Why it should be an election issue

Observations on abortion

Writing a century ago, Sidney Low noted that the easiest way to get a round of applause at a public meeting was to claim that something was non-partisan. "No sentiment," he said, "is likely to elicit more applause . . . than the sentiment that 'this, Mr Chairman, is not a party question, and I do not propose to treat it from a party standpoint'." Reaction to Michael Howard's comments on abortion suggests little has changed. According to a YouGov poll for the Daily Telegraph, almost 60 per cent of the public doesn't see abortion as an appropriate subject for debate between parties - compared to just 28 per cent who do - and most politicians don't want it to become an issue in the election campaign.

Most British elections have usually eschewed debate over what are typically called "issues of conscience", largely because the parties usually give MPs a free vote on them. But though such issues are said to cut across party lines, that is not the reality when it comes to the voting. Look at the 1990 votes, which gave us the current abortion law, with its time limit of 24 weeks. Two-thirds of Labour MPs voted to keep the limit at 28 weeks - compared to just 5 per cent of Conservative MPs. The more restrictive option of 22 weeks was supported by 64 per cent of Conservatives, but just 15 per cent of Labour MPs. Even without the whips' dictates, MPs' party labels were the most significant predictors of how they voted. Other influences - such as younger MPs tending to be more liberal, Catholic MPs being more likely to vote in favour of restrictions, and women being more "pro-choice" - are both sporadic and partial.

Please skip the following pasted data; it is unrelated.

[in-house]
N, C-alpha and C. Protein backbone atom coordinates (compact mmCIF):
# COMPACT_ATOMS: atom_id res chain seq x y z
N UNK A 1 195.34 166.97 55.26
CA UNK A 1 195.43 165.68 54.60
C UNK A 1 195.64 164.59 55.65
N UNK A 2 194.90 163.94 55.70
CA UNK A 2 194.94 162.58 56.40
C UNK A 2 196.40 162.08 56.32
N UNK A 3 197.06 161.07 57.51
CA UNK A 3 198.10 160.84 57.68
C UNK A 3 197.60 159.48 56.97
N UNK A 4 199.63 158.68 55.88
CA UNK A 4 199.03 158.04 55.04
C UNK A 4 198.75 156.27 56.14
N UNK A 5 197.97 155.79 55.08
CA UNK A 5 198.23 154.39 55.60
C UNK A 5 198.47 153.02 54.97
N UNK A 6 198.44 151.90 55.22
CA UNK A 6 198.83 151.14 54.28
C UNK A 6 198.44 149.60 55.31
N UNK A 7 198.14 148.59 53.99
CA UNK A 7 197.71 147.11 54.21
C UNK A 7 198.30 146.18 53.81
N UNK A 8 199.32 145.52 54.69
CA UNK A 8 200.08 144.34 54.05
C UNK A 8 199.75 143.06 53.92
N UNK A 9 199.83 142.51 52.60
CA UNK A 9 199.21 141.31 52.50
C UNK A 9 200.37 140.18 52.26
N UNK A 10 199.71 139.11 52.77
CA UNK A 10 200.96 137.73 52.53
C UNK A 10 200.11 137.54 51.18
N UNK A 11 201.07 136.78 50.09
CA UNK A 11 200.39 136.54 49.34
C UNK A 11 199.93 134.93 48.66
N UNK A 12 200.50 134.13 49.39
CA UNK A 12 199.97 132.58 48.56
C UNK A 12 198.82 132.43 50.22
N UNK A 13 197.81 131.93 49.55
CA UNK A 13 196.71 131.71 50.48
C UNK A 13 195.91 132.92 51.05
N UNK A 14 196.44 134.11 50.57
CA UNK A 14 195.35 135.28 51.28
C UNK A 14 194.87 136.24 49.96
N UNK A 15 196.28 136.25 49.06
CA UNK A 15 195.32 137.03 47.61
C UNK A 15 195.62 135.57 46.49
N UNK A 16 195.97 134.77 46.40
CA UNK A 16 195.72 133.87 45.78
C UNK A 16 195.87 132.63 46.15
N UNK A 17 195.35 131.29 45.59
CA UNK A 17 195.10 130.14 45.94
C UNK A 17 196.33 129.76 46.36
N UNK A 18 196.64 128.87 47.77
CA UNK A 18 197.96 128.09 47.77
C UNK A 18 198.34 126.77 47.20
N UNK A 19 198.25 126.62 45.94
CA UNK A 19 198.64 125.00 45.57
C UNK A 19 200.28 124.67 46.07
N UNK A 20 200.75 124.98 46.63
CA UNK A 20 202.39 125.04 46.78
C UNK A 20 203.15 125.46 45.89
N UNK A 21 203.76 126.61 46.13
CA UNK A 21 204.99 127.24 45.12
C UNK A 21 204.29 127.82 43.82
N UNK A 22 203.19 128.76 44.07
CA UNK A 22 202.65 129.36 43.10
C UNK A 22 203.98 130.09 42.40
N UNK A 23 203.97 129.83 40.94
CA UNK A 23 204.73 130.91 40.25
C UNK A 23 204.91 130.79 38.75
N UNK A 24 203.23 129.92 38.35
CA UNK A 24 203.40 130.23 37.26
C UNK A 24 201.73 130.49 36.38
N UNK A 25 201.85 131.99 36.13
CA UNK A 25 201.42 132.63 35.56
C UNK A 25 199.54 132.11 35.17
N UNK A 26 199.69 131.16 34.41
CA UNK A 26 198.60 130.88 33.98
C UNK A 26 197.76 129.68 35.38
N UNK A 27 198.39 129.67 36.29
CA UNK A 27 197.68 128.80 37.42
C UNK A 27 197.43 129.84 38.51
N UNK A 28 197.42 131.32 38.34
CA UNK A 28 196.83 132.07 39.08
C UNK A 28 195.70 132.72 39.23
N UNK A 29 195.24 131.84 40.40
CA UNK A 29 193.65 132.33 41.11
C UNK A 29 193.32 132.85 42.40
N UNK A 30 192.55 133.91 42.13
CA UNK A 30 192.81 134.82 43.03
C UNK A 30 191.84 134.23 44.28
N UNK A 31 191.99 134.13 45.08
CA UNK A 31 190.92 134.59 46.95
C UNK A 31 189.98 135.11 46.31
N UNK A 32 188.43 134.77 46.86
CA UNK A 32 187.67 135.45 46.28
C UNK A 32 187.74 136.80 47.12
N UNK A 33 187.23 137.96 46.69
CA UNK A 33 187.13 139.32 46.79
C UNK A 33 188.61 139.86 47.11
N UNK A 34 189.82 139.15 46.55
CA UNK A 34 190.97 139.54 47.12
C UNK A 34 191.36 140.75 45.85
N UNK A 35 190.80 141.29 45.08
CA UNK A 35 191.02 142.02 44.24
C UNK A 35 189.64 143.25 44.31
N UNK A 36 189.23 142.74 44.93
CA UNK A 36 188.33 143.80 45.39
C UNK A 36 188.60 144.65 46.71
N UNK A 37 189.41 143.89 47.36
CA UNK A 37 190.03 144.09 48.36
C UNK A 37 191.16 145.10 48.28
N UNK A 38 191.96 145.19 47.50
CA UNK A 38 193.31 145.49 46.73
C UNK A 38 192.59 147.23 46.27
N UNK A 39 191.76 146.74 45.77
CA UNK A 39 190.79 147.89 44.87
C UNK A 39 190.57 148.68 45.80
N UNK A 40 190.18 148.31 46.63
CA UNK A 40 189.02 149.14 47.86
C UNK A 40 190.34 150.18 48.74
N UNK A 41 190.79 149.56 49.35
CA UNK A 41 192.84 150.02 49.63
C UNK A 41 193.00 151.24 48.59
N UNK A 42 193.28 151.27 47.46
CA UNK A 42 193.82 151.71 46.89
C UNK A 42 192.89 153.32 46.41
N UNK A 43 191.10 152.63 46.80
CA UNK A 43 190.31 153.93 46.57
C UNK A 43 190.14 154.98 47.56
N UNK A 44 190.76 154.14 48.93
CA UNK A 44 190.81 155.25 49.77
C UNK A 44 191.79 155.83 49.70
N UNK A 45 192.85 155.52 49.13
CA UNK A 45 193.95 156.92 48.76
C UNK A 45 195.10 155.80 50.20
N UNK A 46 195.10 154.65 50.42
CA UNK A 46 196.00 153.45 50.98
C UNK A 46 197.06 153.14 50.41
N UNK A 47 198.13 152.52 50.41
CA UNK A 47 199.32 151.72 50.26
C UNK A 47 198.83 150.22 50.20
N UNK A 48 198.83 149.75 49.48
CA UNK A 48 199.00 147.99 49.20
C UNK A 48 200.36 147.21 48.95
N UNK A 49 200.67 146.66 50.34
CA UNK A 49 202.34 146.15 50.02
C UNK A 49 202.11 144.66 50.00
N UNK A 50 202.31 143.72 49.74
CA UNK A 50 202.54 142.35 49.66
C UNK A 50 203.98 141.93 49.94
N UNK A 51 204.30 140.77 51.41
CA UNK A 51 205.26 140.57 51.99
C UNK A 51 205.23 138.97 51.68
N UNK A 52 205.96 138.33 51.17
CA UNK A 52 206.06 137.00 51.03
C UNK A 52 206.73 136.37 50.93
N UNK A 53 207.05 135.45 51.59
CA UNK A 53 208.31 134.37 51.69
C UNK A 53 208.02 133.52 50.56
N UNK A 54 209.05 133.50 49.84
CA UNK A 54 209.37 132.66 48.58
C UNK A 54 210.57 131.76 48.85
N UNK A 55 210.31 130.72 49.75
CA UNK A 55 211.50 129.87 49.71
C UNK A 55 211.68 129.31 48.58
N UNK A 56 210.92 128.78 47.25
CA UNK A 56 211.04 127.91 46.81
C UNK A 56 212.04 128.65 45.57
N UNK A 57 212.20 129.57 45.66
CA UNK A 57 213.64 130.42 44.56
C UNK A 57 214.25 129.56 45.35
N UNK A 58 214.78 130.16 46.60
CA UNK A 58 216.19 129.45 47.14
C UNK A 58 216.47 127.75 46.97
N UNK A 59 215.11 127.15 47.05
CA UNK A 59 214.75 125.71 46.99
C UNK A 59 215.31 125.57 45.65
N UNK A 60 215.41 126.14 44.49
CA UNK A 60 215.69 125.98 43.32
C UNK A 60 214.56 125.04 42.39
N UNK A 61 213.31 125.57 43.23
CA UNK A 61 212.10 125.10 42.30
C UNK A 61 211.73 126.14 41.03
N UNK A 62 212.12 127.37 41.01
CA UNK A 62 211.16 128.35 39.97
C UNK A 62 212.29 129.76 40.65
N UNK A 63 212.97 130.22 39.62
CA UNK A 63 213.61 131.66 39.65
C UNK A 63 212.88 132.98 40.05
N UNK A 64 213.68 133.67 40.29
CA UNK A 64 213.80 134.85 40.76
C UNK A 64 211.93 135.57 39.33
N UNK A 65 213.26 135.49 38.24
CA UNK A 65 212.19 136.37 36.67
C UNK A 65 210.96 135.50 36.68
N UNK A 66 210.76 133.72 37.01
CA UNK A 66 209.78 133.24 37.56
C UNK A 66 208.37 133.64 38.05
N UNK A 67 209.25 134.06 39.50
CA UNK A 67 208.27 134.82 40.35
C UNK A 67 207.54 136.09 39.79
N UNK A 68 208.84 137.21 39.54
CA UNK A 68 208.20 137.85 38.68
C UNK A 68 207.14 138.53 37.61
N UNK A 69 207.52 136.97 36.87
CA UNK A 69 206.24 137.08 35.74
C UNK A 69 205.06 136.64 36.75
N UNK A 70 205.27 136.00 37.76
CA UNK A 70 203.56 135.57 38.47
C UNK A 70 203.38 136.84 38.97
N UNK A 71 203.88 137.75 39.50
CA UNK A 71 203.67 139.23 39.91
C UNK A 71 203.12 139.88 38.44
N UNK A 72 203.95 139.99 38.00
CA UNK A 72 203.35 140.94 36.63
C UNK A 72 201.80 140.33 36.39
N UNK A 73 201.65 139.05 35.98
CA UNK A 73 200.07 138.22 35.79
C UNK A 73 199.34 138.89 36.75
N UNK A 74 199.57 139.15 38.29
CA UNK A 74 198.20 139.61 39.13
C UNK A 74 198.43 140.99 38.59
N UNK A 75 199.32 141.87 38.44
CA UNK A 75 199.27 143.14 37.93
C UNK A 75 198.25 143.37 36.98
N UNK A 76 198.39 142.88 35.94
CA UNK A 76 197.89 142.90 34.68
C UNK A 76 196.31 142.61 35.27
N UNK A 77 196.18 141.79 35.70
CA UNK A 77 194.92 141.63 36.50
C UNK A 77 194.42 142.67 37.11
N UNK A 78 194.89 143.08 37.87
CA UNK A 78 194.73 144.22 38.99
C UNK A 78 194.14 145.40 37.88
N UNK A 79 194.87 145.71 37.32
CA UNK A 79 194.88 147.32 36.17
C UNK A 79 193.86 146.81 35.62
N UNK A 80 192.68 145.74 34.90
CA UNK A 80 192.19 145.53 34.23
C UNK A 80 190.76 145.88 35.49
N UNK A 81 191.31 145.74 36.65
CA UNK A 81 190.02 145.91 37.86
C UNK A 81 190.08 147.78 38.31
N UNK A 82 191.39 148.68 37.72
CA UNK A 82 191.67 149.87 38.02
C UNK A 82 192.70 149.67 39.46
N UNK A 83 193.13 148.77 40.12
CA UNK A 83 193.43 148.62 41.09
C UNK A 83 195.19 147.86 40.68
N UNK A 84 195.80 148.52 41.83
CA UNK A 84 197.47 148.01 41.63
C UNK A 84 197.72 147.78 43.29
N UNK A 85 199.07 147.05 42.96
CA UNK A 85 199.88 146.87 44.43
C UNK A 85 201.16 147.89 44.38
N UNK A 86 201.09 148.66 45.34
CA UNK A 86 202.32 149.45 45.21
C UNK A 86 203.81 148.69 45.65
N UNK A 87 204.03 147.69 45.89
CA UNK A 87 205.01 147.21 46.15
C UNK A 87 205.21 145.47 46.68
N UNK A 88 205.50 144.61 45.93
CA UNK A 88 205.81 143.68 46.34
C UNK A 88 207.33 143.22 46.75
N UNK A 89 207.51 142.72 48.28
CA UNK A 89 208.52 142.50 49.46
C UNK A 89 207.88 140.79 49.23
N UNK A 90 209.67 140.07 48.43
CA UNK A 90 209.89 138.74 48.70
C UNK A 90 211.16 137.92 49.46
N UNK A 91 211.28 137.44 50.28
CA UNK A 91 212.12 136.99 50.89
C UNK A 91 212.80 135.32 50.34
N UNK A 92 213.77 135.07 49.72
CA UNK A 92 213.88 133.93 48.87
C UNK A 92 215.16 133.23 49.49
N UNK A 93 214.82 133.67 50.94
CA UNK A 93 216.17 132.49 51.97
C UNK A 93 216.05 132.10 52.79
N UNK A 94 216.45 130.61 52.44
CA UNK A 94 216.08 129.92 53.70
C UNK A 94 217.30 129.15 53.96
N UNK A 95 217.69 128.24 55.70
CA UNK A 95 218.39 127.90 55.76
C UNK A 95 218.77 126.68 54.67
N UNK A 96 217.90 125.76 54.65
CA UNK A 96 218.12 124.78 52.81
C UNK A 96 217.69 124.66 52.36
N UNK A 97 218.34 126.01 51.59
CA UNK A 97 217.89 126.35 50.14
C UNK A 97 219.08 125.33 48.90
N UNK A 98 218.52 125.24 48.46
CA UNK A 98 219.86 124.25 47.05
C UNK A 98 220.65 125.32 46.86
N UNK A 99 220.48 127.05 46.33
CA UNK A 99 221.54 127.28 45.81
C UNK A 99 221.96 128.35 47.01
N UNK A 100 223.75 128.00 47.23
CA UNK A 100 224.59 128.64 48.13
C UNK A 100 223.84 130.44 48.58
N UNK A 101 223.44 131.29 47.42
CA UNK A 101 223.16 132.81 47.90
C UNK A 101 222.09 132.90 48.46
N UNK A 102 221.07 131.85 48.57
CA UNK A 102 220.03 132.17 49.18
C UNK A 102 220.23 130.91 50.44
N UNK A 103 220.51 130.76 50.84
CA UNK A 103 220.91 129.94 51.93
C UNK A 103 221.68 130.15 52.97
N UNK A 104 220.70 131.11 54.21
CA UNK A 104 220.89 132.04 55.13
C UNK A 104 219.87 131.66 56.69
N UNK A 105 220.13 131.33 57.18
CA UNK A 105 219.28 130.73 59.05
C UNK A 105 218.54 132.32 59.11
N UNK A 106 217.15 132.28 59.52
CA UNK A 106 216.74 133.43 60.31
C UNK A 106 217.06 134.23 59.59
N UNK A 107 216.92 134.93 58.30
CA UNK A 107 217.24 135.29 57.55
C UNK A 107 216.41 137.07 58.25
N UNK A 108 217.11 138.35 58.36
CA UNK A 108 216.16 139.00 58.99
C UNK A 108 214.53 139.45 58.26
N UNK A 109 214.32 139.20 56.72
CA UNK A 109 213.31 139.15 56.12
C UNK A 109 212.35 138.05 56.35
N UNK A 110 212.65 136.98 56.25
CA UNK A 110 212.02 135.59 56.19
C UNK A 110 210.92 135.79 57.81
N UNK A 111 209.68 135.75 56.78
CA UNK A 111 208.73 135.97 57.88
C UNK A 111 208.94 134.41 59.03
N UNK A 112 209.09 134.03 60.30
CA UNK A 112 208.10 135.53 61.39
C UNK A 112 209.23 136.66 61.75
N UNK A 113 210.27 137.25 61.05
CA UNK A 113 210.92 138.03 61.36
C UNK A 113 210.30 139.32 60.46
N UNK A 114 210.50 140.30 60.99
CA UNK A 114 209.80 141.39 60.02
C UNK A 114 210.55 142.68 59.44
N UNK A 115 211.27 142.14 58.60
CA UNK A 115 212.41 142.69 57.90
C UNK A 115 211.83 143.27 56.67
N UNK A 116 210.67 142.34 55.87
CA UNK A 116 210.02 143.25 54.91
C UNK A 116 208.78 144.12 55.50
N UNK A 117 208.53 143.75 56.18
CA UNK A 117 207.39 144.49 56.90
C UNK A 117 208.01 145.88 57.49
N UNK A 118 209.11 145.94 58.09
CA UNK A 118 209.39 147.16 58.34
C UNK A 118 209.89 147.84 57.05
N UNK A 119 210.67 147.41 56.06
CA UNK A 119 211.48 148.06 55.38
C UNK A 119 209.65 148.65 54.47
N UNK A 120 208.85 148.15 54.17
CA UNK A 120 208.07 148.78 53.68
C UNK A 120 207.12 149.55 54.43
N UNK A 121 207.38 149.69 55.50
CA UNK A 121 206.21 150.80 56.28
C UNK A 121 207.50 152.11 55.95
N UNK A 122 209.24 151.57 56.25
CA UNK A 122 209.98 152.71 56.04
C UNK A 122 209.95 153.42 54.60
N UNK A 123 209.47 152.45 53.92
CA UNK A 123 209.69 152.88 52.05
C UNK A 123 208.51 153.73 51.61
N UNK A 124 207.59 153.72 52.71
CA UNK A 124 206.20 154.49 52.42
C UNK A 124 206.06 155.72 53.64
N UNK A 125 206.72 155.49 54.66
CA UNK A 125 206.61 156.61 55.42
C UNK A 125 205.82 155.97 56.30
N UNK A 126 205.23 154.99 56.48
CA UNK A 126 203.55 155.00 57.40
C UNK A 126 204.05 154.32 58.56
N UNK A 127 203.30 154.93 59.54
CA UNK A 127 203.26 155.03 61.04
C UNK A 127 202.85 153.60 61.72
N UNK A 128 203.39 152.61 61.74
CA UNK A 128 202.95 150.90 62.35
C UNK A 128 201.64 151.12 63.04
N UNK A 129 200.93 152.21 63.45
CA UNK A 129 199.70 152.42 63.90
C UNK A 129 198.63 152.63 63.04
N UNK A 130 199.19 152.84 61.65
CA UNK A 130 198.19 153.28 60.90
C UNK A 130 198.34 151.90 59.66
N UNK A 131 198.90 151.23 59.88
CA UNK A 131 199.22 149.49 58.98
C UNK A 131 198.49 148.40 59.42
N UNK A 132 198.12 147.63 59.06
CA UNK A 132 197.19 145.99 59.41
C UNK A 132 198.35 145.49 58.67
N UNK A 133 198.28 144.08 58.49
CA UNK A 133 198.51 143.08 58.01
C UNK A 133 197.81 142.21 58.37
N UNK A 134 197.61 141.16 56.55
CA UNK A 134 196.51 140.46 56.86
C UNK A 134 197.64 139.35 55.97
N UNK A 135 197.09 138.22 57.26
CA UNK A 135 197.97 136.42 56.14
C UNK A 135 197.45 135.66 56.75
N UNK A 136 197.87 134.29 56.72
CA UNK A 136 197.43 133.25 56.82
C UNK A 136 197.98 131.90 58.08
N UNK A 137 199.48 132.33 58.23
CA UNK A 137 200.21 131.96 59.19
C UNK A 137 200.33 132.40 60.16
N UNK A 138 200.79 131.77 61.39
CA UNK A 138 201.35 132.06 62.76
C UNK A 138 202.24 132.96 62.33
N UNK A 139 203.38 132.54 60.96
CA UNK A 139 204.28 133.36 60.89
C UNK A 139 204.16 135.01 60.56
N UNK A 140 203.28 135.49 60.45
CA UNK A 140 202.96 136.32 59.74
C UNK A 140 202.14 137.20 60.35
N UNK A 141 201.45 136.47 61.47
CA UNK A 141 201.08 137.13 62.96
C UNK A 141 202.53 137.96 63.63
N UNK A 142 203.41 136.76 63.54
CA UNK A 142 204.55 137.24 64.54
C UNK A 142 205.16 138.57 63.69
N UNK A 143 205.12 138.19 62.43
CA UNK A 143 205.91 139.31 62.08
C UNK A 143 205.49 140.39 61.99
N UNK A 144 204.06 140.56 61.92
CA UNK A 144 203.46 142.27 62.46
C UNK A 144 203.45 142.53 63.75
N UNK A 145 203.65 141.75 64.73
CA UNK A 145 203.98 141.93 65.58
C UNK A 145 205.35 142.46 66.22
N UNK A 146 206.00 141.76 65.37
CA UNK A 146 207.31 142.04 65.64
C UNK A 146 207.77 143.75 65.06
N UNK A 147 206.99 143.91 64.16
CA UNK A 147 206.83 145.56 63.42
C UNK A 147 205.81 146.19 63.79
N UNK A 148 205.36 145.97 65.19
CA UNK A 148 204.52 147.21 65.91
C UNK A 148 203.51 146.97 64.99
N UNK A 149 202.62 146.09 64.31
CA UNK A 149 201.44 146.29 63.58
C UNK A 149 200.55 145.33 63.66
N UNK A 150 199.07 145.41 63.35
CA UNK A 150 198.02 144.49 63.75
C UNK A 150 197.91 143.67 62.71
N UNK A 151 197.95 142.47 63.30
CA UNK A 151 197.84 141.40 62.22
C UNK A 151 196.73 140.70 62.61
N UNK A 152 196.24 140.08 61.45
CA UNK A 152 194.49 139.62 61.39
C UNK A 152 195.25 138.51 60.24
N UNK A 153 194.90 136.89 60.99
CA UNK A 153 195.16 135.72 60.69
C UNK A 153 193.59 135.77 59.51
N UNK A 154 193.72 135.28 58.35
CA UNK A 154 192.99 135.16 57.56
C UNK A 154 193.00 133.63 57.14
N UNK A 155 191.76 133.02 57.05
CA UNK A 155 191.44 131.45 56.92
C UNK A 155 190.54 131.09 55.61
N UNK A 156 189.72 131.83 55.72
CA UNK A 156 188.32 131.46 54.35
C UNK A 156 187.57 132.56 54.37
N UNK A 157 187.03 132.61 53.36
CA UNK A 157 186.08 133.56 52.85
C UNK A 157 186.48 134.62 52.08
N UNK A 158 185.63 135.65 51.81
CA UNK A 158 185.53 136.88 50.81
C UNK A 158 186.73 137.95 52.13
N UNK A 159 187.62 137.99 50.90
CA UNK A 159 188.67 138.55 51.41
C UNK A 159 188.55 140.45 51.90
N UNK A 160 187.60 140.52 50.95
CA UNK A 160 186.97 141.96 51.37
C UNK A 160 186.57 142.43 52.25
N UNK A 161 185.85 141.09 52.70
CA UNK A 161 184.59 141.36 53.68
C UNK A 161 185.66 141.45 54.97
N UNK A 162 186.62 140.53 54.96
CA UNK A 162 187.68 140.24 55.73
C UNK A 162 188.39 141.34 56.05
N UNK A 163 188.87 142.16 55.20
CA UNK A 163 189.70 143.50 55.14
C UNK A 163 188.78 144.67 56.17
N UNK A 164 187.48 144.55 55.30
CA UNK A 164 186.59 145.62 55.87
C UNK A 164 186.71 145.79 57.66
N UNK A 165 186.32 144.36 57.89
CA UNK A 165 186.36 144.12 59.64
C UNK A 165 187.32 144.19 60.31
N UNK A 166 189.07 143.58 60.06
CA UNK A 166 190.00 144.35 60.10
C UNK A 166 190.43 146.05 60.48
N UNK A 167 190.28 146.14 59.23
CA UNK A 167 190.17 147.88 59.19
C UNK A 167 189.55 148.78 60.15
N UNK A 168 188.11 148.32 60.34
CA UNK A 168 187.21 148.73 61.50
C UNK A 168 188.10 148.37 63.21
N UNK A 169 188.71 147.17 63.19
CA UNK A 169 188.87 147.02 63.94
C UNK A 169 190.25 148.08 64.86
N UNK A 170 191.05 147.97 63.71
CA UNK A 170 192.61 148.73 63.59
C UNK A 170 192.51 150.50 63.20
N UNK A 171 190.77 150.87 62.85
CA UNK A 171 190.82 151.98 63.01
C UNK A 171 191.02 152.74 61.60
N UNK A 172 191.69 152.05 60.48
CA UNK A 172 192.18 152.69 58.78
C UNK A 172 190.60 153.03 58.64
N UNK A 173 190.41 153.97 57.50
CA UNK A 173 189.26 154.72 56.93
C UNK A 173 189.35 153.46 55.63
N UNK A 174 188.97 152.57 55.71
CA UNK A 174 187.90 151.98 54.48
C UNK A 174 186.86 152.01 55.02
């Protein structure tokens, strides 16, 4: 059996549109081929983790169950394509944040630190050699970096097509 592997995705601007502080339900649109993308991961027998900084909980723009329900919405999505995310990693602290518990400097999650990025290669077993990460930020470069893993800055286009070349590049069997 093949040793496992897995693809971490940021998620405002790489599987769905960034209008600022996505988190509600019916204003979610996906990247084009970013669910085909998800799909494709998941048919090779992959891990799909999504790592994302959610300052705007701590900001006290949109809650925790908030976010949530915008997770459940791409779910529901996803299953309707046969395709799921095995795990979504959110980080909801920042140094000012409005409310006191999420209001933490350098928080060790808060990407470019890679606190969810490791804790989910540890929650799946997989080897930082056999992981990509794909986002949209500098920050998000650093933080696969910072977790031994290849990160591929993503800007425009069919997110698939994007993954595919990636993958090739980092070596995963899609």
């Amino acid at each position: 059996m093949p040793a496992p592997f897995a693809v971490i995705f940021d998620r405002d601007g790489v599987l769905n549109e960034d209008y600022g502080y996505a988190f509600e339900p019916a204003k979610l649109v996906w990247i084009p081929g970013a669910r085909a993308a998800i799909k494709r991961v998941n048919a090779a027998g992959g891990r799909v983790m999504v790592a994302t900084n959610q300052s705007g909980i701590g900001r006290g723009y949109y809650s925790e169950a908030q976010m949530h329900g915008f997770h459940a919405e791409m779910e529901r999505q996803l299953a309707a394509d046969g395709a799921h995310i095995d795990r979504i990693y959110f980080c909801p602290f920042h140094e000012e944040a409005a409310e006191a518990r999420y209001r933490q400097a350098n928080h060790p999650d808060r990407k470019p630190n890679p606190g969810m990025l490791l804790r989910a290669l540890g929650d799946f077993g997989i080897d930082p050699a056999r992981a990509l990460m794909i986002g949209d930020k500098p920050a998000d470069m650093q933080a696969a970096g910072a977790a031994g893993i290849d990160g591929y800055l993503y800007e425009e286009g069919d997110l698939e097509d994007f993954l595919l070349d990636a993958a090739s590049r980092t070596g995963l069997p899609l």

Since 1997, and nearly all on free votes, handguns have been banned, gay rights extended, the law on stem cell research liberalised, contraception made more easily available, hunting with hounds banned, and the death penalty finally abolished (it remained a theoretical option for a few offences). Some will applaud these changes, others deplore them. But they happened, not by chance, but because of the party composition of the Commons.

In an era when people complain of party convergence - "they are all the same" - such issues provide examples of the differences that remain. It is misleading to pretend they have nothing to do with party affiliations - and undemocratic to say they shouldn't be discussed during an election.

Philip Cowley is reader in parliamentary government at the University of Nottingham